AFRICAN PIRATES BECOMING MORE VIOLENT, REPORT SAYS
Tuesday, April 24, 2012
Pirate attacks on merchant ships along the eastern and western coasts of Africa are intensifying and becoming more violent, according to the international maritime watchdog.
The increased threat comes despite many ships employing private armed security guards and boosts in international patrols.
The latest global piracy report from the International Maritime Bureau says attacks worldwide have fallen by almost 30 per cent.
But African waters remain a hot spot for piracy and violent hijackings, especially on the west coast around Nigeria.
"In the west coast of Africa we have seen some very violent attacks including two murders of seafarers on board their ships," Bureau director Pottengal Mukundan said.
"The attacks on the west coast are worrying because it is one of the main oil producing areas of the world and the ships which have been targeted have been oil product tankers."
The report says pirates have struck in international waters 102 times so far this year, down 28 per cent compared with the same time last year.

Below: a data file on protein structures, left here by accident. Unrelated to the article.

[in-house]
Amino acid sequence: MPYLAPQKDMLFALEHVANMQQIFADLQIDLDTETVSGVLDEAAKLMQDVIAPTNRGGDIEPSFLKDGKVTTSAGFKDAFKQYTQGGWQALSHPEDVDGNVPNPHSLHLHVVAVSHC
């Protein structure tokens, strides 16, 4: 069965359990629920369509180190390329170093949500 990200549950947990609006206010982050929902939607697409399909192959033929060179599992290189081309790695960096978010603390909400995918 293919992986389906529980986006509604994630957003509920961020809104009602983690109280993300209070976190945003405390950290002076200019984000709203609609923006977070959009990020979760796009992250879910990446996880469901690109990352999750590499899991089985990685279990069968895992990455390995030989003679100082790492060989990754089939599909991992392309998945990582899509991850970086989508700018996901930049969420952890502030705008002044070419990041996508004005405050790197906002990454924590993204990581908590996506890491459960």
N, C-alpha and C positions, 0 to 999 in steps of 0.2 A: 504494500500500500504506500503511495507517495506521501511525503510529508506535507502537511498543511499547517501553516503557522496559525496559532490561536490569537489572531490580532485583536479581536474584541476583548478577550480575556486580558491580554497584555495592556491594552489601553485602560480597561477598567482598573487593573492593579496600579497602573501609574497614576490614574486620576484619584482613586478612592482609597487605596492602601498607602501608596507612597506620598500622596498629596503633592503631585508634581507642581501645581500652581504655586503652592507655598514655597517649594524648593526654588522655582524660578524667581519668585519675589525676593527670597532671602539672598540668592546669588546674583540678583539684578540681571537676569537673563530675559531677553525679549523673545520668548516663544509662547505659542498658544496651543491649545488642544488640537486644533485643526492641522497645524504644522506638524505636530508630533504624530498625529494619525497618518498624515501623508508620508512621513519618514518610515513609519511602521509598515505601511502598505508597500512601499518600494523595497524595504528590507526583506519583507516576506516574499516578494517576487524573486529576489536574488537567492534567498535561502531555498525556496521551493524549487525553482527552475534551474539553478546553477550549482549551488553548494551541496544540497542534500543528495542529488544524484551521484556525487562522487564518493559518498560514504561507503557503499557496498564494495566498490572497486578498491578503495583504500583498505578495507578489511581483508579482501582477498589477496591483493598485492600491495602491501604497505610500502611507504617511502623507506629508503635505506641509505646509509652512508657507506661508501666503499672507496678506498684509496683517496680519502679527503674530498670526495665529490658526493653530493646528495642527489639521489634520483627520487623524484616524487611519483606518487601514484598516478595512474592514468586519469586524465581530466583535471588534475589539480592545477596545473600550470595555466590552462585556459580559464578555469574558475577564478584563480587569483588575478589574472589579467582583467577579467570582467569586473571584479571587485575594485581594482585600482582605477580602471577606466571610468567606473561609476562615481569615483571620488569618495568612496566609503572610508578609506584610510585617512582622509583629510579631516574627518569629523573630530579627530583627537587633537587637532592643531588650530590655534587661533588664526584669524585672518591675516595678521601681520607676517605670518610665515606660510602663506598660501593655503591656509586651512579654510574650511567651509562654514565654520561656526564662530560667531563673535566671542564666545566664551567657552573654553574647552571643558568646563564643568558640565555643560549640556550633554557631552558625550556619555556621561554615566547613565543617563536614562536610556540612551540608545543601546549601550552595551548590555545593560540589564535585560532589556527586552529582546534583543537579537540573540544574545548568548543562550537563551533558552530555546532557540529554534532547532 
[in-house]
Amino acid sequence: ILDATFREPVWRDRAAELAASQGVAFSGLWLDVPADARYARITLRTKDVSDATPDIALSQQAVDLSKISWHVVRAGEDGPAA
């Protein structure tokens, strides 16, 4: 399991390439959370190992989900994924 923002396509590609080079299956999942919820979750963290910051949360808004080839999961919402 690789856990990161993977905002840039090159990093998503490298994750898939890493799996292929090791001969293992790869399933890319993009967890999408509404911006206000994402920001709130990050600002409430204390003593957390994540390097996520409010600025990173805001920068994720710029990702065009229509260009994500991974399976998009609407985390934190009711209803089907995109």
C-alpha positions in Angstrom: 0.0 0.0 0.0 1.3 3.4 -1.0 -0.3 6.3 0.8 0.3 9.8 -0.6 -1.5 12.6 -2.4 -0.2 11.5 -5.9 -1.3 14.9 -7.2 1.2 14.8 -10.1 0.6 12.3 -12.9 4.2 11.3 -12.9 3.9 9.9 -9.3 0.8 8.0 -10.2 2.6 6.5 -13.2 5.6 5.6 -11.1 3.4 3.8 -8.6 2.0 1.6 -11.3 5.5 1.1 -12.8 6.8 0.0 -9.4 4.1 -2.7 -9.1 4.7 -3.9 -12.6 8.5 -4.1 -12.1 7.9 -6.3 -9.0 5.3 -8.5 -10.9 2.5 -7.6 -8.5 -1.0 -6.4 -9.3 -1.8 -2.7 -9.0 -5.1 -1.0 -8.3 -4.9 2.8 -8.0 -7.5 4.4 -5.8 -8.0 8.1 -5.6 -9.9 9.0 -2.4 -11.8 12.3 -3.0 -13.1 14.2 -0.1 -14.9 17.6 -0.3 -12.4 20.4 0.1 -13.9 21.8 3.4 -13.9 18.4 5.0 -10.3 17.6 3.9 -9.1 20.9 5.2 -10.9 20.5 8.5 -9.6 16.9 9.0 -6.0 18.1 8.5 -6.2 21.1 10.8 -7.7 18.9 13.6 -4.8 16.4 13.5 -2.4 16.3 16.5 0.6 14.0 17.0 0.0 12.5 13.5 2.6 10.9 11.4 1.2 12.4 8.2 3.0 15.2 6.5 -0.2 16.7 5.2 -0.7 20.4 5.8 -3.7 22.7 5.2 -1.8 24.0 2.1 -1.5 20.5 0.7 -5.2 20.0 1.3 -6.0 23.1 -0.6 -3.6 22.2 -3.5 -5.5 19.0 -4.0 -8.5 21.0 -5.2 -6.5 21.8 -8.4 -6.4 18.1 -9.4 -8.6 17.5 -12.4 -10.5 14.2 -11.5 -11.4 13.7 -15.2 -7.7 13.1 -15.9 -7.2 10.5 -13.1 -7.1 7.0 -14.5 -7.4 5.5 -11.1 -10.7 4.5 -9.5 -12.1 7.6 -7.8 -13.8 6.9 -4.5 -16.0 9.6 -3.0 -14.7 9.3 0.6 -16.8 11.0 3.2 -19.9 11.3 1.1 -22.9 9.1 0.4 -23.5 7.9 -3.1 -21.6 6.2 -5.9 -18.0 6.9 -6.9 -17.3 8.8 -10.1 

But Mr Mukundan warns that the Indonesian archipelago is increasingly seeing attacks by small-time sea-faring bandits.
"The Indonesian attacks are, if you like, maritime muggings, where people get on board a vessel, usually at anchorage, and they steal from the ship," he said.
"Sometimes they attack vessels which are underway, and for the duration of the attack, which could be an hour, the ship may not be under its lawful, proper command."
The total cost of piracy was estimated to be between $6.6 billion and $6.9 billion, with 80 per cent of losses faced by industry.
On Africa's east coast, Somali pirates currently hold 15 vessels and 250 crew members, with another 50 crew members being held hostage on land.
Mr Mukundan said that an international strategy was needed to break the business model of the Somali pirates.
"That part of Somalia used to have a thriving fishing industry about 20 years ago," he said.
"If fishermen can fish in security, bring their catch back to Somalia where there are fish processing units which can process the fish and export it, it would make a big difference.
"Australia and all the other countries have a stake in ensuring that these relatively unsophisticated pirates don't hold the shipping industry to ransom in this way, literally."